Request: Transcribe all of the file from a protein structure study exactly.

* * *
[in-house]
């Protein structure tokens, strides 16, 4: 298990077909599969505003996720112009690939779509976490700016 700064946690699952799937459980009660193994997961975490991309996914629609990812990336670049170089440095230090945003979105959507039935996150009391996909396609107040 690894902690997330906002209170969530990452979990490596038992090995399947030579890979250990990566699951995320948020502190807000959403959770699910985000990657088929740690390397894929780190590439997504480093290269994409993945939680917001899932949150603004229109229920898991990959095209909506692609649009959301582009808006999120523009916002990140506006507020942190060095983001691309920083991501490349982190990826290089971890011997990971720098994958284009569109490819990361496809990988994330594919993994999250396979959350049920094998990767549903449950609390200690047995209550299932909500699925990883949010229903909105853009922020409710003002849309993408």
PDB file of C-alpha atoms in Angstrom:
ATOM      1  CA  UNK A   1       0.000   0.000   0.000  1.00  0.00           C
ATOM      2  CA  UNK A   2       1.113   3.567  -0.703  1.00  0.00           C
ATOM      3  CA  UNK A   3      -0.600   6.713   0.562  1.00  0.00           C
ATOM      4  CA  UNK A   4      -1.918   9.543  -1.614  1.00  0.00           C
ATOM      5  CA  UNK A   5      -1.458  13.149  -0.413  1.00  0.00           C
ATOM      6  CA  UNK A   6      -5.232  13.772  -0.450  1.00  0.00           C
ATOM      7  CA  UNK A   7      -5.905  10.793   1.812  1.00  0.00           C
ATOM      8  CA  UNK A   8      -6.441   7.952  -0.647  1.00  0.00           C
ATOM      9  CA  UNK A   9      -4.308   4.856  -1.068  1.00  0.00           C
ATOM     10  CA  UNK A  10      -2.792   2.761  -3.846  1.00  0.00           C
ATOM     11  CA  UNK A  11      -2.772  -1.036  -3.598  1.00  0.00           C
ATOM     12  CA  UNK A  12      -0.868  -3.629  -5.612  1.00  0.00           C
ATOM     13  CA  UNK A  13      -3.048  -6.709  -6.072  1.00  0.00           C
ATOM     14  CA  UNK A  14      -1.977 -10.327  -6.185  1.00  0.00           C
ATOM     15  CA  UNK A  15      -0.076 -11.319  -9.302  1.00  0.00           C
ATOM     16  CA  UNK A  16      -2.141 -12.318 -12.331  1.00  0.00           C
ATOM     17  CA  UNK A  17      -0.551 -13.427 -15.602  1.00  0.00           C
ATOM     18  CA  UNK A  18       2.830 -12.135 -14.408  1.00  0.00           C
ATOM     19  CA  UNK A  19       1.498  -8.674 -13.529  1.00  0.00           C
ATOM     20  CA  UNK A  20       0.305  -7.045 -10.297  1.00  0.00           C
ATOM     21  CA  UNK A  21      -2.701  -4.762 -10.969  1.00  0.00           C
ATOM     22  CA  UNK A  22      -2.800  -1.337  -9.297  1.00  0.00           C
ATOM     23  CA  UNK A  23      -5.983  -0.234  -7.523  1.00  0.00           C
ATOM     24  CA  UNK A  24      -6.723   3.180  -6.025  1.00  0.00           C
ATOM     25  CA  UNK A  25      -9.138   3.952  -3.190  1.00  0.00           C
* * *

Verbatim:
[in-house]
């Protein structure tokens, strides 16, 4: 298990077909599969505003996720112009690939779509976490700016 700064946690699952799937459980009660193994997961975490991309996914629609990812990336670049170089440095230090945003979105959507039935996150009391996909396609107040 690894902690997330906002209170969530990452979990490596038992090995399947030579890979250990990566699951995320948020502190807000959403959770699910985000990657088929740690390397894929780190590439997504480093290269994409993945939680917001899932949150603004229109229920898991990959095209909506692609649009959301582009808006999120523009916002990140506006507020942190060095983001691309920083991501490349982190990826290089971890011997990971720098994958284009569109490819990361496809990988994330594919993994999250396979959350049920094998990767549903449950609390200690047995209550299932909500699925990883949010229903909105853009922020409710003002849309993408």
PDB file of C-alpha atoms in Angstrom:
ATOM      1  CA  UNK A   1       0.000   0.000   0.000  1.00  0.00           C
ATOM      2  CA  UNK A   2       1.113   3.567  -0.703  1.00  0.00           C
ATOM      3  CA  UNK A   3      -0.600   6.713   0.562  1.00  0.00           C
ATOM      4  CA  UNK A   4      -1.918   9.543  -1.614  1.00  0.00           C
ATOM      5  CA  UNK A   5      -1.458  13.149  -0.413  1.00  0.00           C
ATOM      6  CA  UNK A   6      -5.232  13.772  -0.450  1.00  0.00           C
ATOM      7  CA  UNK A   7      -5.905  10.793   1.812  1.00  0.00           C
ATOM      8  CA  UNK A   8      -6.441   7.952  -0.647  1.00  0.00           C
ATOM      9  CA  UNK A   9      -4.308   4.856  -1.068  1.00  0.00           C
ATOM     10  CA  UNK A  10      -2.792   2.761  -3.846  1.00  0.00           C
ATOM     11  CA  UNK A  11      -2.772  -1.036  -3.598  1.00  0.00           C
ATOM     12  CA  UNK A  12      -0.868  -3.629  -5.612  1.00  0.00           C
ATOM     13  CA  UNK A  13      -3.048  -6.709  -6.072  1.00  0.00           C
ATOM     14  CA  UNK A  14      -1.977 -10.327  -6.185  1.00  0.00           C
ATOM     15  CA  UNK A  15      -0.076 -11.319  -9.302  1.00  0.00           C
ATOM     16  CA  UNK A  16      -2.141 -12.318 -12.331  1.00  0.00           C
ATOM     17  CA  UNK A  17      -0.551 -13.427 -15.602  1.00  0.00           C
ATOM     18  CA  UNK A  18       2.830 -12.135 -14.408  1.00  0.00           C
ATOM     19  CA  UNK A  19       1.498  -8.674 -13.529  1.00  0.00           C
ATOM     20  CA  UNK A  20       0.305  -7.045 -10.297  1.00  0.00           C
ATOM     21  CA  UNK A  21      -2.701  -4.762 -10.969  1.00  0.00           C
ATOM     22  CA  UNK A  22      -2.800  -1.337  -9.297  1.00  0.00           C
ATOM     23  CA  UNK A  23      -5.983  -0.234  -7.523  1.00  0.00           C
ATOM     24  CA  UNK A  24      -6.723   3.180  -6.025  1.00  0.00           C
ATOM     25  CA  UNK A  25      -9.138   3.952  -3.190  1.00  0.00           C